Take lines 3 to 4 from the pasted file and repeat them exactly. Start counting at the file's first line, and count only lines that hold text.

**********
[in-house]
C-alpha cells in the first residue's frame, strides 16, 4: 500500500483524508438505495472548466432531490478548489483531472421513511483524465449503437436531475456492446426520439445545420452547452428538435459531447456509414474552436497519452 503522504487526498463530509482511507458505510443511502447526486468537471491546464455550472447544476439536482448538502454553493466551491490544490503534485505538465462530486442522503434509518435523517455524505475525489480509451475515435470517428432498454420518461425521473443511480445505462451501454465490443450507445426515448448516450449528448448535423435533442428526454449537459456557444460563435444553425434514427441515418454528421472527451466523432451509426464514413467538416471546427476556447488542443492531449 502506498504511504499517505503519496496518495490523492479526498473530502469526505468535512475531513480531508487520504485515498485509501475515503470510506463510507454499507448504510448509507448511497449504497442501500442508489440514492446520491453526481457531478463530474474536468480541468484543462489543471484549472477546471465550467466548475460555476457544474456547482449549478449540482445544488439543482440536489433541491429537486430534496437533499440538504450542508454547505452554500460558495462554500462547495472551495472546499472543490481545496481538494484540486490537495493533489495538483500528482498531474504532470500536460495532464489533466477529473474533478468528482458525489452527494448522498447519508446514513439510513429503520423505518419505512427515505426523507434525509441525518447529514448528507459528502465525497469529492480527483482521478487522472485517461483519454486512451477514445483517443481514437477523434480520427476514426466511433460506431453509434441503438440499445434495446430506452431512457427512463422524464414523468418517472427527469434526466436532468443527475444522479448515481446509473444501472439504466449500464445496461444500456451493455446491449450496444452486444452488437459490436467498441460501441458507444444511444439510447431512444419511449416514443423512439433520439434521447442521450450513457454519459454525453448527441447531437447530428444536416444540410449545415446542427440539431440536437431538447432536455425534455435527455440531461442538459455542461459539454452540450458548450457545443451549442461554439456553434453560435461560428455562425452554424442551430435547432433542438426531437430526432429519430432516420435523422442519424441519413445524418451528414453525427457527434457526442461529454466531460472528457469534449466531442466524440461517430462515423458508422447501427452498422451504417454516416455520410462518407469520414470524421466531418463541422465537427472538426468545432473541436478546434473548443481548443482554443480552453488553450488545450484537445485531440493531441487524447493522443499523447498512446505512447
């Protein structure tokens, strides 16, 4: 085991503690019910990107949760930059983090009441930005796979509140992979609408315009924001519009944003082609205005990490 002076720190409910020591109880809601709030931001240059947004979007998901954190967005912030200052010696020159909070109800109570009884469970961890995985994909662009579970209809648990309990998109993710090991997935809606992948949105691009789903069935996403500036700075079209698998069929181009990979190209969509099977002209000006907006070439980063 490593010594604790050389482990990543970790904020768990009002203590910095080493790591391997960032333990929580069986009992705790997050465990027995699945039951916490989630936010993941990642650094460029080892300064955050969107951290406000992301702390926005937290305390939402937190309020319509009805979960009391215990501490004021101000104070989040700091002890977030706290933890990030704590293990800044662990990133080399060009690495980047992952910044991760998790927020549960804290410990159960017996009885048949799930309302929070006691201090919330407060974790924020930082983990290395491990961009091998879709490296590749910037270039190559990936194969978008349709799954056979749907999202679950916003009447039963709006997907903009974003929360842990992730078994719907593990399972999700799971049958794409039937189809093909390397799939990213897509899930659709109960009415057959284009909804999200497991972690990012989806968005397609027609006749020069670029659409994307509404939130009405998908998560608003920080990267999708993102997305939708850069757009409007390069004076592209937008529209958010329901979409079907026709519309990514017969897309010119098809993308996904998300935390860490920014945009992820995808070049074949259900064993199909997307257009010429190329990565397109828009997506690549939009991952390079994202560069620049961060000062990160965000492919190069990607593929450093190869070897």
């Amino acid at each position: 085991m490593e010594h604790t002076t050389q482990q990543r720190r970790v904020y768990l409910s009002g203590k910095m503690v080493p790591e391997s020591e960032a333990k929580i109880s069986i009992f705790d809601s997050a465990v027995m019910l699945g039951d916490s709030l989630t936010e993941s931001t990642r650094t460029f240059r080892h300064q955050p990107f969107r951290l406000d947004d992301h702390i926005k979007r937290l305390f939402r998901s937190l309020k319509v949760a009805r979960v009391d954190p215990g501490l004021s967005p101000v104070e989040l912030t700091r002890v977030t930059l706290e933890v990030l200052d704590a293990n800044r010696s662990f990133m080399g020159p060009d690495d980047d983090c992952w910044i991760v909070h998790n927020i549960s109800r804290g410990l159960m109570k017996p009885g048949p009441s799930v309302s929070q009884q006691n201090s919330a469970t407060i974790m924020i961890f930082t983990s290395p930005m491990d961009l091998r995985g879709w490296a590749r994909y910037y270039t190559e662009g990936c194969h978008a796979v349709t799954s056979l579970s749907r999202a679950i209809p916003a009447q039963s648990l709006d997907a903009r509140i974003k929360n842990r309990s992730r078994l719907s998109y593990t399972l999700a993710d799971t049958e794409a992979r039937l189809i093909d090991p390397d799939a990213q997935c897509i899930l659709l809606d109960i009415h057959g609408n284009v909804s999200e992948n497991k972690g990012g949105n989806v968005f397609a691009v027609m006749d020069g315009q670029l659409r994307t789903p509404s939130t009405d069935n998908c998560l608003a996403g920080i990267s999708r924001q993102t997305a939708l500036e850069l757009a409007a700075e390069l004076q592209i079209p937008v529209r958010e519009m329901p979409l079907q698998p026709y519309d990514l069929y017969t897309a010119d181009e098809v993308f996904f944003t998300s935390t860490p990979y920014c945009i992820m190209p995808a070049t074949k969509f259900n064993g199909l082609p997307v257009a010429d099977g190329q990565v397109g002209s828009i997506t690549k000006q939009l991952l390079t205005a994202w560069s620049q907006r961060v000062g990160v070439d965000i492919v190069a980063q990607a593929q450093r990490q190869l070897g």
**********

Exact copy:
């Protein structure tokens, strides 16, 4: 085991503690019910990107949760930059983090009441930005796979509140992979609408315009924001519009944003082609205005990490 002076720190409910020591109880809601709030931001240059947004979007998901954190967005912030200052010696020159909070109800109570009884469970961890995985994909662009579970209809648990309990998109993710090991997935809606992948949105691009789903069935996403500036700075079209698998069929181009990979190209969509099977002209000006907006070439980063 490593010594604790050389482990990543970790904020768990009002203590910095080493790591391997960032333990929580069986009992705790997050465990027995699945039951916490989630936010993941990642650094460029080892300064955050969107951290406000992301702390926005937290305390939402937190309020319509009805979960009391215990501490004021101000104070989040700091002890977030706290933890990030704590293990800044662990990133080399060009690495980047992952910044991760998790927020549960804290410990159960017996009885048949799930309302929070006691201090919330407060974790924020930082983990290395491990961009091998879709490296590749910037270039190559990936194969978008349709799954056979749907999202679950916003009447039963709006997907903009974003929360842990992730078994719907593990399972999700799971049958794409039937189809093909390397799939990213897509899930659709109960009415057959284009909804999200497991972690990012989806968005397609027609006749020069670029659409994307509404939130009405998908998560608003920080990267999708993102997305939708850069757009409007390069004076592209937008529209958010329901979409079907026709519309990514017969897309010119098809993308996904998300935390860490920014945009992820995808070049074949259900064993199909997307257009010429190329990565397109828009997506690549939009991952390079994202560069620049961060000062990160965000492919190069990607593929450093190869070897």
């Amino acid at each position: 085991m490593e010594h604790t002076t050389q482990q990543r720190r970790v904020y768990l409910s009002g203590k910095m503690v080493p790591e391997s020591e960032a333990k929580i109880s069986i009992f705790d809601s997050a465990v027995m019910l699945g039951d916490s709030l989630t936010e993941s931001t990642r650094t460029f240059r080892h300064q955050p990107f969107r951290l406000d947004d992301h702390i926005k979007r937290l305390f939402r998901s937190l309020k319509v949760a009805r979960v009391d954190p215990g501490l004021s967005p101000v104070e989040l912030t700091r002890v977030t930059l706290e933890v990030l200052d704590a293990n800044r010696s662990f990133m080399g020159p060009d690495d980047d983090c992952w910044i991760v909070h998790n927020i549960s109800r804290g410990l159960m109570k017996p009885g048949p009441s799930v309302s929070q009884q006691n201090s919330a469970t407060i974790m924020i961890f930082t983990s290395p930005m491990d961009l091998r995985g879709w490296a590749r994909y910037y270039t190559e662009g990936c194969h978008a796979v349709t799954s056979l579970s749907r999202a679950i209809p916003a009447q039963s648990l709006d997907a903009r509140i974003k929360n842990r309990s992730r078994l719907s998109y593990t399972l999700a993710d799971t049958e794409a992979r039937l189809i093909d090991p390397d799939a990213q997935c897509i899930l659709l809606d109960i009415h057959g609408n284009v909804s999200e992948n497991k972690g990012g949105n989806v968005f397609a691009v027609m006749d020069g315009q670029l659409r994307t789903p509404s939130t009405d069935n998908c998560l608003a996403g920080i990267s999708r924001q993102t997305a939708l500036e850069l757009a409007a700075e390069l004076q592209i079209p937008v529209r958010e519009m329901p979409l079907q698998p026709y519309d990514l069929y017969t897309a010119d181009e098809v993308f996904f944003t998300s935390t860490p990979y920014c945009i992820m190209p995808a070049t074949k969509f259900n064993g199909l082609p997307v257009a010429d099977g190329q990565v397109g002209s828009i997506t690549k000006q939009l991952l390079t205005a994202w560069s620049q907006r961060v000062g990160v070439d965000i492919v190069a980063q990607a593929q450093r990490q190869l070897g």